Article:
That's according to a recent tweet by Orion Media's boss Phil Riley.
It will also air on local DAB digital radio multiplexes in the slots that currently relay the local Gold AM service in the region.
|Tweet all about it... Free Radio 80s is coming.|
Earlier this year, local FM stations BRMB, Beacon, Mercia and Wyvern joined forces under the new Free Radio brand, but retaining local opt-outs in the former individual station areas. On AM, Orion Media operated Gold under a franchise agreement with Global Radio, following a competition ruling that forced commercial radio giant Global Radio to dispense of some of its radio stations in the East and West Midlands.
Free Radio 80s will now provide Free Radio with a sister station under full control of Orion Media.
Free Radio initially launched with the same music blend consisting of hits from the 80s, 90s, 00s and today as heard on its predecessor stations BRMB, Beacon, Mercia and Wyvern. The introduction of Free Radio 80s means that some of the older hits, that don't necessary fit in with a modern hit music station can move across to the sister station. Free Radio 80s will also become the home of Orion Media's football coverage. The cessation of the Gold franchise agreement with Global follows a similar move by Orion Media in the East Midlands, who ended their agreement to run Heart on FM and replaced it with Gem 106.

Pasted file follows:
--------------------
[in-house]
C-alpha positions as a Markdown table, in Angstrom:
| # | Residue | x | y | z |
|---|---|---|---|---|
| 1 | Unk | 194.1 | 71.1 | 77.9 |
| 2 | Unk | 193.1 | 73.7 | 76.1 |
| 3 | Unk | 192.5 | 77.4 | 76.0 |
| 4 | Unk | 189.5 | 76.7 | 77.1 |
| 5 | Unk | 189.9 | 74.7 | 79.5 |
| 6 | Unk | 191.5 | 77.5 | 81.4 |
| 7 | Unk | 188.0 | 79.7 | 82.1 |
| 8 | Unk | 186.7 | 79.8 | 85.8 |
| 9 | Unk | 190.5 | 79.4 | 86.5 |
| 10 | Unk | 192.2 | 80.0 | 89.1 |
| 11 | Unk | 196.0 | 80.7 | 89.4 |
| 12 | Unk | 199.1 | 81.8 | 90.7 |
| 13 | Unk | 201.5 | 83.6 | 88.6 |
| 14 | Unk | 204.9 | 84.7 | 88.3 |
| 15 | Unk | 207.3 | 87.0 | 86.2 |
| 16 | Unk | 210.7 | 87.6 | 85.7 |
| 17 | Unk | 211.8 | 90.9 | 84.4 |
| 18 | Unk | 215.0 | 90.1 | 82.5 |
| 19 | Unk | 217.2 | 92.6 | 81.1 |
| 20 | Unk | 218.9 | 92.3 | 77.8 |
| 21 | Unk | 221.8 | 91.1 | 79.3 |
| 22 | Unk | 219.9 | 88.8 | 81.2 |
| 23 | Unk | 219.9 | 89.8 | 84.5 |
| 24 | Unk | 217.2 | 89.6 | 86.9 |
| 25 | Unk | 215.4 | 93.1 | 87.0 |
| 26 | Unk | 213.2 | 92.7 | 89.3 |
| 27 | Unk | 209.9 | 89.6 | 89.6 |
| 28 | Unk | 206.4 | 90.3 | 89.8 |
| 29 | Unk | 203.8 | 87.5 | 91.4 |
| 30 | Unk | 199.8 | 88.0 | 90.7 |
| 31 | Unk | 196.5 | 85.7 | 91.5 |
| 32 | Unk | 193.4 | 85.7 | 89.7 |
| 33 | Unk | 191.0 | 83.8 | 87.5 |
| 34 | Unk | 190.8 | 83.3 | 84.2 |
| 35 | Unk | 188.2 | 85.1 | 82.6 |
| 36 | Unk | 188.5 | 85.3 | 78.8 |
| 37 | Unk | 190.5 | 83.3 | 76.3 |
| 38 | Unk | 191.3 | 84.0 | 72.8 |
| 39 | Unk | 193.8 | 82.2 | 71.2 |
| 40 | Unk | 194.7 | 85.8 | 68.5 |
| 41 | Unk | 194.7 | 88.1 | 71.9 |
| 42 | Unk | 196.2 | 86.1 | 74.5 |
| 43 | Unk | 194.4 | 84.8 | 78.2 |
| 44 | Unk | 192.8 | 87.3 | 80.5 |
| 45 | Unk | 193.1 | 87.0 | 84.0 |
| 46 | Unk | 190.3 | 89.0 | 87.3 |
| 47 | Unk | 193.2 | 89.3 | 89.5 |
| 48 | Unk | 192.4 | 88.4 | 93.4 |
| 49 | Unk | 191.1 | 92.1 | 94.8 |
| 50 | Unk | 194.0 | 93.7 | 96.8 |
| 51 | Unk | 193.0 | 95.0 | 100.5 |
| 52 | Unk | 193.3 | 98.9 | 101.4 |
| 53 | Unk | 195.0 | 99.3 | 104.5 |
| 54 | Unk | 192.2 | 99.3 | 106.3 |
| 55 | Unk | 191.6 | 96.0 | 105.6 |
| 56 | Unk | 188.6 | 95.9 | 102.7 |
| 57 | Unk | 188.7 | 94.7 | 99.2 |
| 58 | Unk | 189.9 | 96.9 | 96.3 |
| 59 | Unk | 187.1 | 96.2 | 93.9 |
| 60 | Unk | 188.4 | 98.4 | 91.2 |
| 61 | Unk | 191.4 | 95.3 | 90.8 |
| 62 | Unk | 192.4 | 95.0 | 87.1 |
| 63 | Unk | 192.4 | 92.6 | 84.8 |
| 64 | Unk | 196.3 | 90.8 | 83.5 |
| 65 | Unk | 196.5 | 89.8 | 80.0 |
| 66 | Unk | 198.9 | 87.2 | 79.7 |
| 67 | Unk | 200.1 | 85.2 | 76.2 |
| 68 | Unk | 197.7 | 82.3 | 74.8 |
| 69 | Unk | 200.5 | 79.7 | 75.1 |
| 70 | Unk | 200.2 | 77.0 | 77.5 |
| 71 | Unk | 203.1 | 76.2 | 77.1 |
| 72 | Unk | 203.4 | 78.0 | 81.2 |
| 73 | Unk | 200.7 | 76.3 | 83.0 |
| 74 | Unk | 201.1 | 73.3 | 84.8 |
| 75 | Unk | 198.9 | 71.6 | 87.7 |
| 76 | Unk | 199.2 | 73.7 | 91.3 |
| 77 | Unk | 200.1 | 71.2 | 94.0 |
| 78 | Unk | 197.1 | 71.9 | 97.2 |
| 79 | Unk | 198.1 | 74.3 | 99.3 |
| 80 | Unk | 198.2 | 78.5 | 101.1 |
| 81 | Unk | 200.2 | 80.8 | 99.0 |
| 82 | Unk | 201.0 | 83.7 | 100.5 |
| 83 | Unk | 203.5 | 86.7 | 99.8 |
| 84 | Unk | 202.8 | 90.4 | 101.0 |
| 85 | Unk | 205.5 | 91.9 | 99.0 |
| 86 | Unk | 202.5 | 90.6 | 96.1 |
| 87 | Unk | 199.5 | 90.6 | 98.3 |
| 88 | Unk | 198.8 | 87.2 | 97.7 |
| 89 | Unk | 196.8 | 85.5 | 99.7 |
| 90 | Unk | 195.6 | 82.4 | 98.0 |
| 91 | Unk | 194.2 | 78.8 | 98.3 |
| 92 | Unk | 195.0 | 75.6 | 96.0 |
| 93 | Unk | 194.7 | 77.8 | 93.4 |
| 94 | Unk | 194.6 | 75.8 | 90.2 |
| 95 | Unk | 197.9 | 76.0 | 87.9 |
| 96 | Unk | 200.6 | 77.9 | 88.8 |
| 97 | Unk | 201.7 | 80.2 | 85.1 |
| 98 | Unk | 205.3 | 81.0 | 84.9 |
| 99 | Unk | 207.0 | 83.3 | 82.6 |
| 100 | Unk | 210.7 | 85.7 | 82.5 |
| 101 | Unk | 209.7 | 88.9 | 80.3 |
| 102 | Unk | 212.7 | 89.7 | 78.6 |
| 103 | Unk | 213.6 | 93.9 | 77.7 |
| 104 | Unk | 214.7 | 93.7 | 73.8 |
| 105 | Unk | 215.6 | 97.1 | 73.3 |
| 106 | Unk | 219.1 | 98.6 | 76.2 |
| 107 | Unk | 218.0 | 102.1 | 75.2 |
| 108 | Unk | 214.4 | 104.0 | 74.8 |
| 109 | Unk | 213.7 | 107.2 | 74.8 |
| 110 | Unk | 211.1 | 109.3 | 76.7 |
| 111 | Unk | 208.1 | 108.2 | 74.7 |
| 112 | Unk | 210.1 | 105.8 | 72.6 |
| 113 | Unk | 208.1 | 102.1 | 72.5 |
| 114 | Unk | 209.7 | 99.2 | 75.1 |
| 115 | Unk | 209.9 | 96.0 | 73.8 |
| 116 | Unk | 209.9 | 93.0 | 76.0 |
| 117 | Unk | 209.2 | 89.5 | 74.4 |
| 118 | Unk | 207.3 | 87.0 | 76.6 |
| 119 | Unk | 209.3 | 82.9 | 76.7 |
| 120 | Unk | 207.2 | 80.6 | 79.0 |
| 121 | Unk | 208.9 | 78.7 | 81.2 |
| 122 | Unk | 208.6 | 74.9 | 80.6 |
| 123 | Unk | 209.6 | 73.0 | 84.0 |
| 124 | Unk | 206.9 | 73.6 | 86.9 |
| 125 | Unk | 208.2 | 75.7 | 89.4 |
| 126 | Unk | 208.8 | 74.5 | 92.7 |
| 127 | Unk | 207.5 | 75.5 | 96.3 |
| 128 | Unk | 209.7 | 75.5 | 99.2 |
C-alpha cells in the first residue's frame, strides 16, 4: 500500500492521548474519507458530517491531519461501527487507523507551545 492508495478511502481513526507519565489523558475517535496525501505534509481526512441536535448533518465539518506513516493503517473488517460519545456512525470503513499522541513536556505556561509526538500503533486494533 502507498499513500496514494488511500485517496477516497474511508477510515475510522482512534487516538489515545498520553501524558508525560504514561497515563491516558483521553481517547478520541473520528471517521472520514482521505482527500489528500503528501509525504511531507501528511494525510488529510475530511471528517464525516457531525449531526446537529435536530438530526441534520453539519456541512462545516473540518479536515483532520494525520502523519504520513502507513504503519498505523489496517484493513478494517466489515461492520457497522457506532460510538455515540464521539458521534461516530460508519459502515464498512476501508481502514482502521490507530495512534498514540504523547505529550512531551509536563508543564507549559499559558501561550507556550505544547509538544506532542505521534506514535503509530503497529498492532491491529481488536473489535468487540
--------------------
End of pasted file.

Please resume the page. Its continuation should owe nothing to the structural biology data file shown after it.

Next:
The creation of Free Radio 80s follows the success of Absolute 80s from Absolute Radio. Earlier this year, Swansea's Bay Radio was rebranded Nation 80s as 80s fever grips UK radio.
End of Gold in the West Midlands?
Global Radio is likely to bring back Gold on DAB in the West Midlands - but this time as a relay of its national version. This is in keeping with what happened after Orion ended the franchise agreement with Global to broadcast Heart in the East Midlands. As the end of the agreement coincided with stations such as Trent FM, Leicester Sound and Galaxy coming together to join the Capital FM Network, the former Galaxy slot on local DAB in the East Midlands was replaced by Heart, while the Trent FM and Leicester Sound slots became Capital. This meant that DAB digital radio listeners in the region still had the choice to listen to Heart instead of Gem - but without any regional content.
The long term outcome of Gold's availability in the region will ultimately depend on Global Radio's future strategy now that it has acquired GMG Radio, who operate Smooth Radio across the Midlands. One option is that Gold could reappear in the West Midlands on FM in place of Smooth. Whatever happens, at least Free Radio 80s will have a distinct niche differentiating itself from the usual blend of music stations that crowd the waveband in the region.